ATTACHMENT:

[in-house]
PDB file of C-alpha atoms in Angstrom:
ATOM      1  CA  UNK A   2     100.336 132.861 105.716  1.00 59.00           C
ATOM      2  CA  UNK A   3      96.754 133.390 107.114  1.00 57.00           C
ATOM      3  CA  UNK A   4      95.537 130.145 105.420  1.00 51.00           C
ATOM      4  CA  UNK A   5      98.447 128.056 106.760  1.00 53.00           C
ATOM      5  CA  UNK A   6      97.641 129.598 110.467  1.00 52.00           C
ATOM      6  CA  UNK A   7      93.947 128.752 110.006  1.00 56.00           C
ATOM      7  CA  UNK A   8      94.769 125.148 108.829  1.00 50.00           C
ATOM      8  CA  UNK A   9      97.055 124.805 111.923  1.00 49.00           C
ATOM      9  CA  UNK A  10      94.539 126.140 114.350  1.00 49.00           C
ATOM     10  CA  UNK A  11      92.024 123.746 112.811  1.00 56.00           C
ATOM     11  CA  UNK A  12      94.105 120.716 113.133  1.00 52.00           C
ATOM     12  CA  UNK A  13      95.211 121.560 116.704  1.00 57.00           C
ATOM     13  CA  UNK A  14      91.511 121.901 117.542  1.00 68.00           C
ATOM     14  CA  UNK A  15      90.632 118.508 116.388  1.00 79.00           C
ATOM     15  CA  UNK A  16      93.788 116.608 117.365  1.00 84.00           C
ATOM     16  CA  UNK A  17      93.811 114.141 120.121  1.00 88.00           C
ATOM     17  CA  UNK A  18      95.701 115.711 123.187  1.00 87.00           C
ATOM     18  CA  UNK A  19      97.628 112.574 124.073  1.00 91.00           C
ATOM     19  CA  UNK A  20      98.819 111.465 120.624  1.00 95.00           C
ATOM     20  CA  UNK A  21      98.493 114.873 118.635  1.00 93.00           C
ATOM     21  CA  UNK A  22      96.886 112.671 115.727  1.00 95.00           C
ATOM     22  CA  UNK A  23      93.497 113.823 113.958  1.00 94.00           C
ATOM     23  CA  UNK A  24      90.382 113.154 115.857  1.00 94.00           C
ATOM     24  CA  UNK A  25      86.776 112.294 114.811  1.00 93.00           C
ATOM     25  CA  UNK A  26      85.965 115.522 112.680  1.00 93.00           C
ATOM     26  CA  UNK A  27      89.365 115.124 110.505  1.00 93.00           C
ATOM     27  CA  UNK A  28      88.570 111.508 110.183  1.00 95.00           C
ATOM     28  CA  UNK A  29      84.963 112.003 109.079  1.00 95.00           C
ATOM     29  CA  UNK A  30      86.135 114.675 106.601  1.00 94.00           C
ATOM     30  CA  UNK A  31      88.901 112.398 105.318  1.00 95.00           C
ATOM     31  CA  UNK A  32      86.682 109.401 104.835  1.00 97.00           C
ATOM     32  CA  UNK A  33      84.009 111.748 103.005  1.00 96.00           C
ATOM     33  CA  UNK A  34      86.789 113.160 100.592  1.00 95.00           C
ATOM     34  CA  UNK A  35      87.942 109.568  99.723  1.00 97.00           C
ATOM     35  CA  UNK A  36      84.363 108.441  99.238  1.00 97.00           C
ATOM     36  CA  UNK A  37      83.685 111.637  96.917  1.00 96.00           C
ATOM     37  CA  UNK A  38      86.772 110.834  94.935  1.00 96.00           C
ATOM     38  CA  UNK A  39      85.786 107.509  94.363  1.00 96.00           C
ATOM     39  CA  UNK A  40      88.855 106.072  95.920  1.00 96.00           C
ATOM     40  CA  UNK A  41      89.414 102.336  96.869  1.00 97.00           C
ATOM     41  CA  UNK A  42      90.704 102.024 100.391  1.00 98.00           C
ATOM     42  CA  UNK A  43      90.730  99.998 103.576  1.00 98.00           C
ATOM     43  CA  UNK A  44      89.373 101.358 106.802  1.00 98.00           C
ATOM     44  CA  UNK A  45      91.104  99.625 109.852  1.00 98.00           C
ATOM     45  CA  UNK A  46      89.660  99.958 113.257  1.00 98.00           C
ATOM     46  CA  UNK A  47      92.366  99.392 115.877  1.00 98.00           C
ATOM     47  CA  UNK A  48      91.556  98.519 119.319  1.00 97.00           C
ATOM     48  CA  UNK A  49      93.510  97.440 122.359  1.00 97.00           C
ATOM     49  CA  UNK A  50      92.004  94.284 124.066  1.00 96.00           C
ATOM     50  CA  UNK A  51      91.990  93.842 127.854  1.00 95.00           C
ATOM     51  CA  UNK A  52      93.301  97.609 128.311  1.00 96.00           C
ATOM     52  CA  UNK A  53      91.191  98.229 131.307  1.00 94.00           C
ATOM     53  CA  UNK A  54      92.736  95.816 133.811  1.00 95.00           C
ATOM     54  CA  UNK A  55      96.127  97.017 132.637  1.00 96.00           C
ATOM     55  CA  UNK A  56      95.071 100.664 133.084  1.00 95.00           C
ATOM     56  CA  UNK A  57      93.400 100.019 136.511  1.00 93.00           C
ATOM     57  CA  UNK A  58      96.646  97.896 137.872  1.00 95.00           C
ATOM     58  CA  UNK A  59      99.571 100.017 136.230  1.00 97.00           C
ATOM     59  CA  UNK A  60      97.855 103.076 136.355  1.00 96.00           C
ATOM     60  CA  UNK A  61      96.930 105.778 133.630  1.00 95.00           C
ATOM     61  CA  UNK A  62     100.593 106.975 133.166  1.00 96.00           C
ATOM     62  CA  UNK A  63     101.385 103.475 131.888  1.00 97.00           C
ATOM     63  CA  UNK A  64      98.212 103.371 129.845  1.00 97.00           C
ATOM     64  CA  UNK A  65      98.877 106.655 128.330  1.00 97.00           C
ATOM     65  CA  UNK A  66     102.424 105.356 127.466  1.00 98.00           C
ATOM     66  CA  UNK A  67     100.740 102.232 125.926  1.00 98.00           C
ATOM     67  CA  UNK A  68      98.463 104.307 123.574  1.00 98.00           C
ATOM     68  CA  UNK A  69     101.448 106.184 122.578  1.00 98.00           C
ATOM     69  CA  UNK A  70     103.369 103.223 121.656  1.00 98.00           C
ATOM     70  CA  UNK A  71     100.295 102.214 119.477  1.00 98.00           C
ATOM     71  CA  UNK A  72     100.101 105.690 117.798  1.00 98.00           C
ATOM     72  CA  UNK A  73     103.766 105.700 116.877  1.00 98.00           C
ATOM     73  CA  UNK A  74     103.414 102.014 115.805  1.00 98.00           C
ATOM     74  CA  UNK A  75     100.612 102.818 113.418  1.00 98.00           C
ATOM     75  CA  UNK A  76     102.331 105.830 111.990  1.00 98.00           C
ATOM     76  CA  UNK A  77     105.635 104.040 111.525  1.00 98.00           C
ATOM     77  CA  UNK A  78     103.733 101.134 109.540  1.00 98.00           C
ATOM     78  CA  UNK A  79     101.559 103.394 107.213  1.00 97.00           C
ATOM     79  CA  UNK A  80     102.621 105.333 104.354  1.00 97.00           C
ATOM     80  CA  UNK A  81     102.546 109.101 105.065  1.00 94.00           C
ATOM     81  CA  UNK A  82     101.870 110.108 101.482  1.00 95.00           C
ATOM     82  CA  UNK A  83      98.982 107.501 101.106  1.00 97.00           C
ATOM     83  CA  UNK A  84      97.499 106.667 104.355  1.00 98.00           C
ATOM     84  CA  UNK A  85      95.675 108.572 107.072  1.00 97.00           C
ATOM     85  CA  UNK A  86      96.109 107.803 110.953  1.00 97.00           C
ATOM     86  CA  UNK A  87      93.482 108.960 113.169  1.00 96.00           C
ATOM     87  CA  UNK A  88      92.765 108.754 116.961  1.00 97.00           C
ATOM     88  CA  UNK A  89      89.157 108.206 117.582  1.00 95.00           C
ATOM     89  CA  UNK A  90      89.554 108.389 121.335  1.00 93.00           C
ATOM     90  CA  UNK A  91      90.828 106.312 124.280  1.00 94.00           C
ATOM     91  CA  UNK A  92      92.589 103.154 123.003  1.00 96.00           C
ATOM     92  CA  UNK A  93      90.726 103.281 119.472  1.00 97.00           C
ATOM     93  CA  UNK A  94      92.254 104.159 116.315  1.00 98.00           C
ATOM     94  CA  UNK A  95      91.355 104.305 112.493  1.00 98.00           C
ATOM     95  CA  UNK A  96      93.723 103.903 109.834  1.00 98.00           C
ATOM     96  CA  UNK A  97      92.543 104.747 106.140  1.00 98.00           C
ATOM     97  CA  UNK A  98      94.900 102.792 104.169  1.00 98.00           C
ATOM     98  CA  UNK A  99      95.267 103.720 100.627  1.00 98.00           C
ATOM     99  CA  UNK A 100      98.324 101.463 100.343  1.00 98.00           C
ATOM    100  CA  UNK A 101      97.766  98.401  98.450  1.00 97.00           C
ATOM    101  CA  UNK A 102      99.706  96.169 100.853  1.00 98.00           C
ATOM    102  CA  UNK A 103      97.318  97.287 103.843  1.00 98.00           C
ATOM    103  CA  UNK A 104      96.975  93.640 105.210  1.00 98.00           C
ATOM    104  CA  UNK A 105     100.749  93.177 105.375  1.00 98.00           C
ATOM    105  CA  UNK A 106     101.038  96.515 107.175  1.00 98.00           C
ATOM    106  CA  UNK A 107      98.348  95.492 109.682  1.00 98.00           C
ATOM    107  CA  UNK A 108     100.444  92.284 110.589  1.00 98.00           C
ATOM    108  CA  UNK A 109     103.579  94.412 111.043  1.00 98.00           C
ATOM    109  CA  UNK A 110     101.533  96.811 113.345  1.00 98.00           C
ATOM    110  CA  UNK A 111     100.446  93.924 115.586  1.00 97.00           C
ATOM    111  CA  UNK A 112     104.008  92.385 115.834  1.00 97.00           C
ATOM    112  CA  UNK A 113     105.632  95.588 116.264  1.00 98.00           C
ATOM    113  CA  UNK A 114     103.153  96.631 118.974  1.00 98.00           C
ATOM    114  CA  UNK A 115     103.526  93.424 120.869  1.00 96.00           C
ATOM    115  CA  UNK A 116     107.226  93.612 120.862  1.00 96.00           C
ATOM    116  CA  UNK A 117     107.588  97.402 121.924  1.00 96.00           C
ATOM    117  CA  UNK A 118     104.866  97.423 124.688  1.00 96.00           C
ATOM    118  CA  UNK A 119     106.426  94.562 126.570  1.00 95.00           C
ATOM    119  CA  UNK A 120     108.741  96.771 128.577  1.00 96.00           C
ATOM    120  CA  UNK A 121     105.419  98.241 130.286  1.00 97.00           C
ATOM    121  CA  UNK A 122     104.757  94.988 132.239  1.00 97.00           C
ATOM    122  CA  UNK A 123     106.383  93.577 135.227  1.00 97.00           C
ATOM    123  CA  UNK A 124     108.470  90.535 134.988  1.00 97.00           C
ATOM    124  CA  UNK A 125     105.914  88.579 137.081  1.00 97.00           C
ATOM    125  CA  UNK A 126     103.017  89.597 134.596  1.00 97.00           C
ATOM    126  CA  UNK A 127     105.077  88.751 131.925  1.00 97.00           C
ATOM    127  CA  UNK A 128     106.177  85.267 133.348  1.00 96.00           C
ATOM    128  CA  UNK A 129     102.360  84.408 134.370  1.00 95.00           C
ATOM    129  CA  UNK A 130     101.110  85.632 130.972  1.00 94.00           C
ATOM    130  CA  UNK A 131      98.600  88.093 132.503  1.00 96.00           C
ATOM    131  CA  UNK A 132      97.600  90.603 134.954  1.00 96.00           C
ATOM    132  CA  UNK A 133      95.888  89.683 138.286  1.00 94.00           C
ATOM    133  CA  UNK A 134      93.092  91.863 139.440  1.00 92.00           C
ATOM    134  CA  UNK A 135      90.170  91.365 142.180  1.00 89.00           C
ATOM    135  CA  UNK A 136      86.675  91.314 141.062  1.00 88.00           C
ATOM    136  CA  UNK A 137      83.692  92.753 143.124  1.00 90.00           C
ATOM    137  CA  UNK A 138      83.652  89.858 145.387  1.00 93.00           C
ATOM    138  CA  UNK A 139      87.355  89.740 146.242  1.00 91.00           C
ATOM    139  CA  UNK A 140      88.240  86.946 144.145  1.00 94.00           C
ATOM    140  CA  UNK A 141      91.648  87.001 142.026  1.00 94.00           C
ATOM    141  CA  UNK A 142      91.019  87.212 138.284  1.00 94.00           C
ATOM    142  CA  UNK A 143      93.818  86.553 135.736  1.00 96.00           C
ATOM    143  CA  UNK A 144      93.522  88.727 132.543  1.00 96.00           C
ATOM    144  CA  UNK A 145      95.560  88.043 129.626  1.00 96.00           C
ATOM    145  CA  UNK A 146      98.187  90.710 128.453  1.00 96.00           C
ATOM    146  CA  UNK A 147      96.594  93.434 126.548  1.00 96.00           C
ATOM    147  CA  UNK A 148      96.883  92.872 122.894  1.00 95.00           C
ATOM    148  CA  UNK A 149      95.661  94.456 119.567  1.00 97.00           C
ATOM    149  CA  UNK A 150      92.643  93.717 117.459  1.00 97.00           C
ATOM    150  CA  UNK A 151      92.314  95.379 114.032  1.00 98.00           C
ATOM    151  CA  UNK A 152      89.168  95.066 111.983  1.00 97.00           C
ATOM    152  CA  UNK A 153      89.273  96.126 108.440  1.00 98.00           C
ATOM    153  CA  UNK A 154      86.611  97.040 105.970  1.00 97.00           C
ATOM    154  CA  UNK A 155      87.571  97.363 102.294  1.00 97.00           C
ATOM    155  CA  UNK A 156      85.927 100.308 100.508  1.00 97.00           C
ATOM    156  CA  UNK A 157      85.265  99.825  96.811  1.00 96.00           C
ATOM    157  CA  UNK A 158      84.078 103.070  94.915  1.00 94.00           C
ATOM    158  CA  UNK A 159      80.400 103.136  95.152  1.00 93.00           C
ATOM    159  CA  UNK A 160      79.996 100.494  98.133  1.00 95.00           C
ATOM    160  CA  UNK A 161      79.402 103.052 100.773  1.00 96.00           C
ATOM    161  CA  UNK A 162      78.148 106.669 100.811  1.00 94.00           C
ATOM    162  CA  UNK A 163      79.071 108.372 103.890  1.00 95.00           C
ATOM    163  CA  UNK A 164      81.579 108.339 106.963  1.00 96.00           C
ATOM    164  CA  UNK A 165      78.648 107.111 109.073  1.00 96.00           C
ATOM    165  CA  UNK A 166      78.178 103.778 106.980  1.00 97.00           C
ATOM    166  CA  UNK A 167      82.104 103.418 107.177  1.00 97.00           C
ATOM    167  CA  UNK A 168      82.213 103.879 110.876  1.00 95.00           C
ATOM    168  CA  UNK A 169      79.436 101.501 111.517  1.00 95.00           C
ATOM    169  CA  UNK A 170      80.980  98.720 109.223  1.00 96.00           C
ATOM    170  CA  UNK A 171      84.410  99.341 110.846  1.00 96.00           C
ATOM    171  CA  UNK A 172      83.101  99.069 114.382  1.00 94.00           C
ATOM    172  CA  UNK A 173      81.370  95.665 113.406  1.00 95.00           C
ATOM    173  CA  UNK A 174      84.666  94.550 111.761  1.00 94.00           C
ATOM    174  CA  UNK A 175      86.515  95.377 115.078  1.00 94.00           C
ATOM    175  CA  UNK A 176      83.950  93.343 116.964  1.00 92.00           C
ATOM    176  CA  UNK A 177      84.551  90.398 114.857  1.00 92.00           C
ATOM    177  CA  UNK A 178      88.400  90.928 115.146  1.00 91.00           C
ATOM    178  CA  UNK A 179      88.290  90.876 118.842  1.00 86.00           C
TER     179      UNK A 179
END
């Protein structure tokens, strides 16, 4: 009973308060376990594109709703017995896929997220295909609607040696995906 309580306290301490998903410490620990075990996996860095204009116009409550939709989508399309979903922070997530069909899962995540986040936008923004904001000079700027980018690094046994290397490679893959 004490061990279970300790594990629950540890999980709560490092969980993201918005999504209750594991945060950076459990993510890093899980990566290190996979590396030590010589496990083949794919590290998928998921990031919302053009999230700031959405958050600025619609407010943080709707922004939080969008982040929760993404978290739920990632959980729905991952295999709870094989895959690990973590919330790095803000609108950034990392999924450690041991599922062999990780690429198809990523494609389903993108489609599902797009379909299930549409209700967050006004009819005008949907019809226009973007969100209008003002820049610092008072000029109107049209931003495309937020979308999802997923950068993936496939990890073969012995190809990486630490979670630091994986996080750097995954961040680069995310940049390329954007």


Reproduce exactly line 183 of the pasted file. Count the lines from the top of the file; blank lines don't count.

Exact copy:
């Protein structure tokens, strides 16, 4: 009973308060376990594109709703017995896929997220295909609607040696995906 309580306290301490998903410490620990075990996996860095204009116009409550939709989508399309979903922070997530069909899962995540986040936008923004904001000079700027980018690094046994290397490679893959 004490061990279970300790594990629950540890999980709560490092969980993201918005999504209750594991945060950076459990993510890093899980990566290190996979590396030590010589496990083949794919590290998928998921990031919302053009999230700031959405958050600025619609407010943080709707922004939080969008982040929760993404978290739920990632959980729905991952295999709870094989895959690990973590919330790095803000609108950034990392999924450690041991599922062999990780690429198809990523494609389903993108489609599902797009379909299930549409209700967050006004009819005008949907019809226009973007969100209008003002820049610092008072000029109107049209931003495309937020979308999802997923950068993936496939990890073969012995190809990486630490979670630091994986996080750097995954961040680069995310940049390329954007």